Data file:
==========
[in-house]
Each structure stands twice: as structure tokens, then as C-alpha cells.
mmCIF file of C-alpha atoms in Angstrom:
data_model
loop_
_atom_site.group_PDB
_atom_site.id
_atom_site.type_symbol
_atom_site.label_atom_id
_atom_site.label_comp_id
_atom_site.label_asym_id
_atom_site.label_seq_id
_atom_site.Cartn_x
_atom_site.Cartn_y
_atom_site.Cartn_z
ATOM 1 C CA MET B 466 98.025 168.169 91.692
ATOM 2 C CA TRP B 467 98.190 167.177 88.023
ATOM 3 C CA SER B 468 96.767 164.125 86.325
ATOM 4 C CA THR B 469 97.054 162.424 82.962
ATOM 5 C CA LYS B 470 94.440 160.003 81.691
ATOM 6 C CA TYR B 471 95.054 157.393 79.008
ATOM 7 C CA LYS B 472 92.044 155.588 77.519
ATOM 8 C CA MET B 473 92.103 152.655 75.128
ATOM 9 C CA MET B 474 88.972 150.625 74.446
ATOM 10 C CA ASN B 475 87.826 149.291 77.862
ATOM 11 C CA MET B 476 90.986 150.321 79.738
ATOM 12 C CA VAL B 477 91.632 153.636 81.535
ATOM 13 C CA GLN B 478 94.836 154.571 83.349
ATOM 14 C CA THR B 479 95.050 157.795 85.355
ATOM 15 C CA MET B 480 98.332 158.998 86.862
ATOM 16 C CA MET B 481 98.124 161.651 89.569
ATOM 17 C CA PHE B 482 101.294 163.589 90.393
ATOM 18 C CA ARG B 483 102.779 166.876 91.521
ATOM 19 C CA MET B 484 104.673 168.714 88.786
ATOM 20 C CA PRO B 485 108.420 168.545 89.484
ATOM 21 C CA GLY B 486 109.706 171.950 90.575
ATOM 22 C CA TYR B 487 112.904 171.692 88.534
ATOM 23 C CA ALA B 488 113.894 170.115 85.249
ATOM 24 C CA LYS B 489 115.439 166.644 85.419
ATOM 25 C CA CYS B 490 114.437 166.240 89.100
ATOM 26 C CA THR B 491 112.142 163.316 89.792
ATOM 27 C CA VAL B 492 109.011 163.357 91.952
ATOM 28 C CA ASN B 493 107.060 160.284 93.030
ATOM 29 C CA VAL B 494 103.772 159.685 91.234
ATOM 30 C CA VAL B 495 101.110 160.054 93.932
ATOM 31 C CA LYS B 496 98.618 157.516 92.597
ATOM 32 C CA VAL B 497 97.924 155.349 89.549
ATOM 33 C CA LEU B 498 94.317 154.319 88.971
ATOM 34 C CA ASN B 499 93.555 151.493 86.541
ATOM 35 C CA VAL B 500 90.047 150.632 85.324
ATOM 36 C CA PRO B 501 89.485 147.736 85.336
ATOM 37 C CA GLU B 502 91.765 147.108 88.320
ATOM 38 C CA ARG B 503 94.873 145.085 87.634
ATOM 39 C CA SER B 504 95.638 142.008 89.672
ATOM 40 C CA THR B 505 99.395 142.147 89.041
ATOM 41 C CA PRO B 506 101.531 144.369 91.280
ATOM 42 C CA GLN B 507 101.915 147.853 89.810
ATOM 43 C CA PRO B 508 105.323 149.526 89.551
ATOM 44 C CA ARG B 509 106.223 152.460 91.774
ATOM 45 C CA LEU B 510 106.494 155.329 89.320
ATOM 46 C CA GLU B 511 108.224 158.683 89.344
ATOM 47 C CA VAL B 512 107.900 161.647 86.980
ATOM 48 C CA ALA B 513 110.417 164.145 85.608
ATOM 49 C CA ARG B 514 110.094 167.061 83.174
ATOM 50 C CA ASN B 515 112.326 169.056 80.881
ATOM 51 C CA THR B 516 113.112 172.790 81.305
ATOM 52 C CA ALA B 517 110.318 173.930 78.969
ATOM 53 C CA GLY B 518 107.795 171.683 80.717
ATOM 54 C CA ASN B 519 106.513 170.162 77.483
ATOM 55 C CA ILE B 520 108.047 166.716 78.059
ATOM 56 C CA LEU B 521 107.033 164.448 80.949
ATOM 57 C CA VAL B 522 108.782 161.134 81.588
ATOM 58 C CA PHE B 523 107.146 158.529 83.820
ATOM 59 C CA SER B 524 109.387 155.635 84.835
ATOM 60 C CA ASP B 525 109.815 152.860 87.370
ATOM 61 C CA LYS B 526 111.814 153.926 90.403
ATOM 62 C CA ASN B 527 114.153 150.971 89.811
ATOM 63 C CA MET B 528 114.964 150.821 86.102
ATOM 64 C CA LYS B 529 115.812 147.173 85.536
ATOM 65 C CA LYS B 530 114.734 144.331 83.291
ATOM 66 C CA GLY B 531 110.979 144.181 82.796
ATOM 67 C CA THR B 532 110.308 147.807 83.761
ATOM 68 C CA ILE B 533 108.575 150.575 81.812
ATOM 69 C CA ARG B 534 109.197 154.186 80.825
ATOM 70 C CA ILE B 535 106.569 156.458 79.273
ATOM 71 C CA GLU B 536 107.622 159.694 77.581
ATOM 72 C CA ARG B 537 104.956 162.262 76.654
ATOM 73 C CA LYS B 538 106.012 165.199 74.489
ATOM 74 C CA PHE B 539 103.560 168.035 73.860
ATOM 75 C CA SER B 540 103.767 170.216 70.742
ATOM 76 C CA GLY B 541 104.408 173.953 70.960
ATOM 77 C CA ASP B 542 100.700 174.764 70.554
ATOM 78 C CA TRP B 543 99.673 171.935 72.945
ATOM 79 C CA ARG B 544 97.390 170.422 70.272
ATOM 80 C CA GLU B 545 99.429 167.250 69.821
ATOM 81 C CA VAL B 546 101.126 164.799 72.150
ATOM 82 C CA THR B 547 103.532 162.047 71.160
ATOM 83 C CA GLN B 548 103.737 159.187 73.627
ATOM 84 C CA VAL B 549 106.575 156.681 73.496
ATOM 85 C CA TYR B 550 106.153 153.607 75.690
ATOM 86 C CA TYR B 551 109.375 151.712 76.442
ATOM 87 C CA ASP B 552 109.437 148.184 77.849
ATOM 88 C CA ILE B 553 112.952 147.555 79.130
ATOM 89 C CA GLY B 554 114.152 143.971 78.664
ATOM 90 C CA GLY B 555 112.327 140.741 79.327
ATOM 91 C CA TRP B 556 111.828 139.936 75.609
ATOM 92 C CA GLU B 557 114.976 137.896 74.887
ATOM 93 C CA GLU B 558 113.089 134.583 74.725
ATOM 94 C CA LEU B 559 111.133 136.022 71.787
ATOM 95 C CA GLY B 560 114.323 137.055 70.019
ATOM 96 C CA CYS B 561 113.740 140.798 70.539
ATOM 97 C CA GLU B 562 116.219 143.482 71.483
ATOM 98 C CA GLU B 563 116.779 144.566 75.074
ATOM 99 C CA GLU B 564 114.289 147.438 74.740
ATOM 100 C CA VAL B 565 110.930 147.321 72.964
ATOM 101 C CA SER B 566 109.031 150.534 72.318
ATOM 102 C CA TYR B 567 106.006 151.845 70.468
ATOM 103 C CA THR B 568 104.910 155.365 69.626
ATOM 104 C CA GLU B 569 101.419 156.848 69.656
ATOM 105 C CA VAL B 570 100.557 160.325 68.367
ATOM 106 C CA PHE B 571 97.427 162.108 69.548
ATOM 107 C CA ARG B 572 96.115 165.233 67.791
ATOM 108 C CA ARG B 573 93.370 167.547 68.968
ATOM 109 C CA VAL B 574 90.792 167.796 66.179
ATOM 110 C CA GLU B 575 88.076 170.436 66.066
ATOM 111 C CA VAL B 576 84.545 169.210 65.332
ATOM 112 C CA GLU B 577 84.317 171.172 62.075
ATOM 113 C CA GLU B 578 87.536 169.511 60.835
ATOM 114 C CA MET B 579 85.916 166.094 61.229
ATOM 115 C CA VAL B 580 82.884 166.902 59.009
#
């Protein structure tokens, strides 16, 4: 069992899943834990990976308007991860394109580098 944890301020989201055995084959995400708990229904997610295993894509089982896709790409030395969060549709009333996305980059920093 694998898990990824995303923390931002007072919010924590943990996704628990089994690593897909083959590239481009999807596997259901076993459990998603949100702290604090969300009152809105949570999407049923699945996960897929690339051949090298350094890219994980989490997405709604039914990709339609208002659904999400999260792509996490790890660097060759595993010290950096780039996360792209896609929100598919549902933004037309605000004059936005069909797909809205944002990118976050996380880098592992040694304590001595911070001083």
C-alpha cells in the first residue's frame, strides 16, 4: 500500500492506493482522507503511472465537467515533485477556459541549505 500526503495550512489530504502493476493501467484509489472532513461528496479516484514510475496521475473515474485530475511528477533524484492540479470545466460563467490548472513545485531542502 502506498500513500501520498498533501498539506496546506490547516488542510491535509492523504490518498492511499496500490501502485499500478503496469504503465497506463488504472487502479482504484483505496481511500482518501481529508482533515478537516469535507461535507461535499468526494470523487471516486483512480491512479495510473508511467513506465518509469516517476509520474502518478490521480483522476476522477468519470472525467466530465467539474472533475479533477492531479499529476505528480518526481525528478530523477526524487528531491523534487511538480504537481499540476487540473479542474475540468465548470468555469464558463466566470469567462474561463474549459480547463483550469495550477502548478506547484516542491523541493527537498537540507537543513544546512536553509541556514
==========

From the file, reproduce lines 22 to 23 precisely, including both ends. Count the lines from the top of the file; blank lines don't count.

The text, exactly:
ATOM 7 C CA LYS B 472 92.044 155.588 77.519
ATOM 8 C CA MET B 473 92.103 152.655 75.128